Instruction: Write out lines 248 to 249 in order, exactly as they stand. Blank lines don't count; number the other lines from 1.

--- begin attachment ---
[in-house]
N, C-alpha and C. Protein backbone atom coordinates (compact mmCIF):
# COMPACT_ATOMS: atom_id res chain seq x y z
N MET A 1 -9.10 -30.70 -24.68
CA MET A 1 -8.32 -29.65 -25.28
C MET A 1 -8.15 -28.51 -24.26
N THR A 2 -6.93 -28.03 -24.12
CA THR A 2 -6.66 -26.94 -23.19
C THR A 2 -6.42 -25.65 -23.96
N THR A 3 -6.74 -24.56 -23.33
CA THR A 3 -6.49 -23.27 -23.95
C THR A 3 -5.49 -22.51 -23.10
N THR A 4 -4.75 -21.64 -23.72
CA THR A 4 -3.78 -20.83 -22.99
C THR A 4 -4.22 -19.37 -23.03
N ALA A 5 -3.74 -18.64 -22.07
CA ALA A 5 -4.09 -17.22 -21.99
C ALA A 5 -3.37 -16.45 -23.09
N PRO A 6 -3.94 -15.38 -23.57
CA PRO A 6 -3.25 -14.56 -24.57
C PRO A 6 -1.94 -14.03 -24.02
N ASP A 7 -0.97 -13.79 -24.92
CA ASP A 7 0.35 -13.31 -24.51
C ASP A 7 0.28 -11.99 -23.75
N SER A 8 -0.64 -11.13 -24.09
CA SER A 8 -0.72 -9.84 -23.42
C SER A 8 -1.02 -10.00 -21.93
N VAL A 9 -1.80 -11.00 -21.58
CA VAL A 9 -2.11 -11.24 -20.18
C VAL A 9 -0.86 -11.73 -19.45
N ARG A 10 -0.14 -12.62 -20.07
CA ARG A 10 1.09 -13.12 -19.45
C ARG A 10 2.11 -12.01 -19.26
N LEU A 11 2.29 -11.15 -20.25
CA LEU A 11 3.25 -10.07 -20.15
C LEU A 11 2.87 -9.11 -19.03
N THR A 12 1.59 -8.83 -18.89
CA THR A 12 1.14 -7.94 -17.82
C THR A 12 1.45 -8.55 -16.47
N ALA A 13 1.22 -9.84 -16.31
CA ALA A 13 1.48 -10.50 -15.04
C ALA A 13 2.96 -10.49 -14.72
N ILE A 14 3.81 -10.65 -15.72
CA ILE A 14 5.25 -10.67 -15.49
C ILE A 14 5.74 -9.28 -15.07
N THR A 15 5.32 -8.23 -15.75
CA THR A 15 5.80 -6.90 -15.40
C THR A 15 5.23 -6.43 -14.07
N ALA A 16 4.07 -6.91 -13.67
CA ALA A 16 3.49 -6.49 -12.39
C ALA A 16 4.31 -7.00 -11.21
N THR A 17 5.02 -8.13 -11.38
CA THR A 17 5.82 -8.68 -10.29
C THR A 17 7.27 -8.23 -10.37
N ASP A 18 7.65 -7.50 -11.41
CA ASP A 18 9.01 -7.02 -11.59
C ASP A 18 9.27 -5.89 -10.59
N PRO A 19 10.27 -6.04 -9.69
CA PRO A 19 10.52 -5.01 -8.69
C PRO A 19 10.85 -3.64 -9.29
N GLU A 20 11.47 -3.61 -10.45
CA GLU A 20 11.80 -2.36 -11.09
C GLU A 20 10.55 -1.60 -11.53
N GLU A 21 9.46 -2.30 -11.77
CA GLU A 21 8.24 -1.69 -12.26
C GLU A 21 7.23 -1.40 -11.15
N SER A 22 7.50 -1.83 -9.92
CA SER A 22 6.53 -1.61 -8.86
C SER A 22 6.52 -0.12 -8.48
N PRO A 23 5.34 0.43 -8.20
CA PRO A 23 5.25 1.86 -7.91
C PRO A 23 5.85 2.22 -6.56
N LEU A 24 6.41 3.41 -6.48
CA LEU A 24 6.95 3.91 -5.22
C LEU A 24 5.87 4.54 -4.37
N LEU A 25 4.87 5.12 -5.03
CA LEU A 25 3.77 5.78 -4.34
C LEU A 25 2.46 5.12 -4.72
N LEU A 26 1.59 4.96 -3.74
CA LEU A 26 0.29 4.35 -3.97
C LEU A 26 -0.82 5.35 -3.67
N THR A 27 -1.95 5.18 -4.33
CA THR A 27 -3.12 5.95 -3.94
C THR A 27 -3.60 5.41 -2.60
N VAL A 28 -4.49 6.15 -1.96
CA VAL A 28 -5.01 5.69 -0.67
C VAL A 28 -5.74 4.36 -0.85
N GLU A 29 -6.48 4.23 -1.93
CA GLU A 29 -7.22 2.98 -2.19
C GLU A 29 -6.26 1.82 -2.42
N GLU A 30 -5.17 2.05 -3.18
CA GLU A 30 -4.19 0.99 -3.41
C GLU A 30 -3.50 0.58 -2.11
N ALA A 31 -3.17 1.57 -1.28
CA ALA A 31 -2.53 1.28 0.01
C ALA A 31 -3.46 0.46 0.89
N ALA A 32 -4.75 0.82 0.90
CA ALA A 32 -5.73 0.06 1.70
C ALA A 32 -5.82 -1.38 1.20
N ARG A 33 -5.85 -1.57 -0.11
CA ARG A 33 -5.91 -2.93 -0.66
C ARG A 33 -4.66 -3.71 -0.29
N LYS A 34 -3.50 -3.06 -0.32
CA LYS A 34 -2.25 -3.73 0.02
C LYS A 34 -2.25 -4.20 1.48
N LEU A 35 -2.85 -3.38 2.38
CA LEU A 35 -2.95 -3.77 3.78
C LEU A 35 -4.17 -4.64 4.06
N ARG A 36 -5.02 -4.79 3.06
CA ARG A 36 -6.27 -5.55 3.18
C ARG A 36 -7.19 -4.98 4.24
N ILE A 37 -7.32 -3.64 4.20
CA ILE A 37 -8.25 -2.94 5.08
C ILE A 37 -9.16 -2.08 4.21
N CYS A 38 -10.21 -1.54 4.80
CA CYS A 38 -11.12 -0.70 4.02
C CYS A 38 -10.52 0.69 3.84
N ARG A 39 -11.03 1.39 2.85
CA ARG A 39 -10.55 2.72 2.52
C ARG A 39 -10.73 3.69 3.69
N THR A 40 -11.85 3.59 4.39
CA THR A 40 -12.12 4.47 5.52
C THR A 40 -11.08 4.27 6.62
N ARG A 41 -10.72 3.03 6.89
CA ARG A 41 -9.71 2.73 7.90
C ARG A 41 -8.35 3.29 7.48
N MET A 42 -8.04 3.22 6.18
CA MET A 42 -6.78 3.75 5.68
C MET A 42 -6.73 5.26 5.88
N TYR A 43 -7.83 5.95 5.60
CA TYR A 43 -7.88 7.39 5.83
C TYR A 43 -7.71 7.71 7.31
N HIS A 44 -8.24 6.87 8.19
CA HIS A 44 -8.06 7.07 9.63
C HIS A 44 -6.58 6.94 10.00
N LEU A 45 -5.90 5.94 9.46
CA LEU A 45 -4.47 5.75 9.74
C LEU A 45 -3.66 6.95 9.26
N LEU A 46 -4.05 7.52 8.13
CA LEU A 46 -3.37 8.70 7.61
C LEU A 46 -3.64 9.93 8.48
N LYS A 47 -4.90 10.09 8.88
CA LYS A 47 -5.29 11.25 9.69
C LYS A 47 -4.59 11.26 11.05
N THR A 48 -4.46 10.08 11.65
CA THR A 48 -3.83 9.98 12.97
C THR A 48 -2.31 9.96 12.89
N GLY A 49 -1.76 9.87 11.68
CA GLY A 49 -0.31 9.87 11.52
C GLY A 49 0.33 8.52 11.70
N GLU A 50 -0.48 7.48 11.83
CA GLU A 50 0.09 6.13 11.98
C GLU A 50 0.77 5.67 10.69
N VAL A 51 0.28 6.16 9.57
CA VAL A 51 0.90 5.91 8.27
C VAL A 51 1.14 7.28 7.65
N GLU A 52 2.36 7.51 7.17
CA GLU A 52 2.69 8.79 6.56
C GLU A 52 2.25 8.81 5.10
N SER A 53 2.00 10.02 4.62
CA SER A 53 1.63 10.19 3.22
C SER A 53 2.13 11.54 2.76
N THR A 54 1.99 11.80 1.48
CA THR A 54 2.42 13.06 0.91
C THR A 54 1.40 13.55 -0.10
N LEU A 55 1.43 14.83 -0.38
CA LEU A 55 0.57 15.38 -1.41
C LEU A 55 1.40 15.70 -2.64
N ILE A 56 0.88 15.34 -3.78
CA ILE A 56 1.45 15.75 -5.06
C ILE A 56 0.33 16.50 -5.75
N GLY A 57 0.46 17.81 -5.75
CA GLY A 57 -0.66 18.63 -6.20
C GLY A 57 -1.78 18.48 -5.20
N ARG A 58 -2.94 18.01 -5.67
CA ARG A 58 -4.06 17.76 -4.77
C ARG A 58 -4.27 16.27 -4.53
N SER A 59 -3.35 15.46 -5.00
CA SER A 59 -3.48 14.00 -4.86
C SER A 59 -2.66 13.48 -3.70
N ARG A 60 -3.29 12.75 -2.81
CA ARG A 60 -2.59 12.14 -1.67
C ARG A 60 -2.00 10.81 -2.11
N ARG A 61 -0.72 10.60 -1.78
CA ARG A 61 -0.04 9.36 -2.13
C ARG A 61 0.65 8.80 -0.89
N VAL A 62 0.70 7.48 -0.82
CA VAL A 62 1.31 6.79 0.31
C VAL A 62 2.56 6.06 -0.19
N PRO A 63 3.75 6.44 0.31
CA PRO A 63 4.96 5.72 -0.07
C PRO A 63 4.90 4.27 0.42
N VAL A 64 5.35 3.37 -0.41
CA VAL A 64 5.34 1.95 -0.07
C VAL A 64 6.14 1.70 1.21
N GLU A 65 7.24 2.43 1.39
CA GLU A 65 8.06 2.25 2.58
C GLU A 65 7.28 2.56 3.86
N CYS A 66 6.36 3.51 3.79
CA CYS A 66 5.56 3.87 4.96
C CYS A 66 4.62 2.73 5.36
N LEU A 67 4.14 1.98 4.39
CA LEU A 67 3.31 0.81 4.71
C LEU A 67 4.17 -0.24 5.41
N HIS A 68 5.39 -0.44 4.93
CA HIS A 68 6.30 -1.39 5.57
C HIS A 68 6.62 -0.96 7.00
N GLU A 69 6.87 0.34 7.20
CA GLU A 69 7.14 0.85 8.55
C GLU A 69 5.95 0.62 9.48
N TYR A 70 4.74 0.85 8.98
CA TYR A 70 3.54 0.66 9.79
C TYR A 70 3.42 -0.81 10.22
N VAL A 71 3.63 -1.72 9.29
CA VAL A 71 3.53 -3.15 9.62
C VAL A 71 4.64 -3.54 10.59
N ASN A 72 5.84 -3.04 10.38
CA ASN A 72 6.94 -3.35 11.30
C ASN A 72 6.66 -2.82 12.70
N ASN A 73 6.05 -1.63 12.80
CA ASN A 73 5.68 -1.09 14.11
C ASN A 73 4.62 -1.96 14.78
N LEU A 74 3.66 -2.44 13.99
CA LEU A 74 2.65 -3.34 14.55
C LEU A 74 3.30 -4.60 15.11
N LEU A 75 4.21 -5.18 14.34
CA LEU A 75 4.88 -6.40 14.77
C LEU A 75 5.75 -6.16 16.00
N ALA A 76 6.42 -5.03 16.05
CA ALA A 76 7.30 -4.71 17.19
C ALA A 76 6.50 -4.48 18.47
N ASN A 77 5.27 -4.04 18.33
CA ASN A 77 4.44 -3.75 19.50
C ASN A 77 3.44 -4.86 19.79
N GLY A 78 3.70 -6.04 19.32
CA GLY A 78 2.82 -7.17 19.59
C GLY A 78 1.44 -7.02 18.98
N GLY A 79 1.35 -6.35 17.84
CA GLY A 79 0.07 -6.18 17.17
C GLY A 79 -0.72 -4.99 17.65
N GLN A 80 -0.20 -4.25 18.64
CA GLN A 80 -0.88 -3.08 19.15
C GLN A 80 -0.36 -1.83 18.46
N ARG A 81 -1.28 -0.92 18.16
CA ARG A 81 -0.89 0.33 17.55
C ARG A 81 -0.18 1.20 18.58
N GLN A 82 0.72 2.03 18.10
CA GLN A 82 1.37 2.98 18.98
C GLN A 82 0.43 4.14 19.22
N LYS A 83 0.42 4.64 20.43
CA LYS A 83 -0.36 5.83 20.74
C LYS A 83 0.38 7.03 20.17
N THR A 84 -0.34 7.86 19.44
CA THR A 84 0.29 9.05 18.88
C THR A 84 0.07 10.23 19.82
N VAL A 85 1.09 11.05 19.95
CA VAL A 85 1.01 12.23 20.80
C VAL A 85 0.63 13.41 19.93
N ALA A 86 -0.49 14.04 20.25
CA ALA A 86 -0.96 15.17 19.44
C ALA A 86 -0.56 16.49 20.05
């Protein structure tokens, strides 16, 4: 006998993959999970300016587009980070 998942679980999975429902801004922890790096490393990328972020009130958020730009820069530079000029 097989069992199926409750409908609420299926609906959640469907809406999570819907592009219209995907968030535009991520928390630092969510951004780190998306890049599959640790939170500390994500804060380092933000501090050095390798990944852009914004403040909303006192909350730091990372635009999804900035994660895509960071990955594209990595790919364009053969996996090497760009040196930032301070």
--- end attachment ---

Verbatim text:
CA GLN A 82 1.37 2.98 18.98
C GLN A 82 0.43 4.14 19.22